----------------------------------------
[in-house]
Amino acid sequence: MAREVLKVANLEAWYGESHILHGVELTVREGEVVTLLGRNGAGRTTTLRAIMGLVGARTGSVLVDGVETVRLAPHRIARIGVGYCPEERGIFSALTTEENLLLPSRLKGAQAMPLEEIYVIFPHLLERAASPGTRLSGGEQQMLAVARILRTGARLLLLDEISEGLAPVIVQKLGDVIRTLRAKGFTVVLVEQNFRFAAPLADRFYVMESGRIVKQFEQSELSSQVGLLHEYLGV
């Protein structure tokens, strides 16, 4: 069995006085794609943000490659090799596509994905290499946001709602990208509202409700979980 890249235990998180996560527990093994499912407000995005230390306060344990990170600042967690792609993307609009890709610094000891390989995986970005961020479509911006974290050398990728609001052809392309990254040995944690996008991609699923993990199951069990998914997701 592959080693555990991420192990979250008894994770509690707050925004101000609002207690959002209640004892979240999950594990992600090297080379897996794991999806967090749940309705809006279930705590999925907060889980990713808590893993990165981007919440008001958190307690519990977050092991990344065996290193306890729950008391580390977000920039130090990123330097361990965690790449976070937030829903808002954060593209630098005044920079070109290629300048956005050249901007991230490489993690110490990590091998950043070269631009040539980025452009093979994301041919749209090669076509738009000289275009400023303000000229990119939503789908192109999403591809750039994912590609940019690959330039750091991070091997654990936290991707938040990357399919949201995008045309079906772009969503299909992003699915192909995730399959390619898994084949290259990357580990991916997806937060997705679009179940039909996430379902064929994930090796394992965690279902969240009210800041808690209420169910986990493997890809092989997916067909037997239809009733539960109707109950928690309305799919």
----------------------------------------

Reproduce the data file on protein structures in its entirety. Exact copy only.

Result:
[in-house]
Amino acid sequence: MAREVLKVANLEAWYGESHILHGVELTVREGEVVTLLGRNGAGRTTTLRAIMGLVGARTGSVLVDGVETVRLAPHRIARIGVGYCPEERGIFSALTTEENLLLPSRLKGAQAMPLEEIYVIFPHLLERAASPGTRLSGGEQQMLAVARILRTGARLLLLDEISEGLAPVIVQKLGDVIRTLRAKGFTVVLVEQNFRFAAPLADRFYVMESGRIVKQFEQSELSSQVGLLHEYLGV
């Protein structure tokens, strides 16, 4: 069995006085794609943000490659090799596509994905290499946001709602990208509202409700979980 890249235990998180996560527990093994499912407000995005230390306060344990990170600042967690792609993307609009890709610094000891390989995986970005961020479509911006974290050398990728609001052809392309990254040995944690996008991609699923993990199951069990998914997701 592959080693555990991420192990979250008894994770509690707050925004101000609002207690959002209640004892979240999950594990992600090297080379897996794991999806967090749940309705809006279930705590999925907060889980990713808590893993990165981007919440008001958190307690519990977050092991990344065996290193306890729950008391580390977000920039130090990123330097361990965690790449976070937030829903808002954060593209630098005044920079070109290629300048956005050249901007991230490489993690110490990590091998950043070269631009040539980025452009093979994301041919749209090669076509738009000289275009400023303000000229990119939503789908192109999403591809750039994912590609940019690959330039750091991070091997654990936290991707938040990357399919949201995008045309079906772009969503299909992003699915192909995730399959390619898994084949290259990357580990991916997806937060997705679009179940039909996430379902064929994930090796394992965690279902969240009210800041808690209420169910986990493997890809092989997916067909037997239809009733539960109707109950928690309305799919």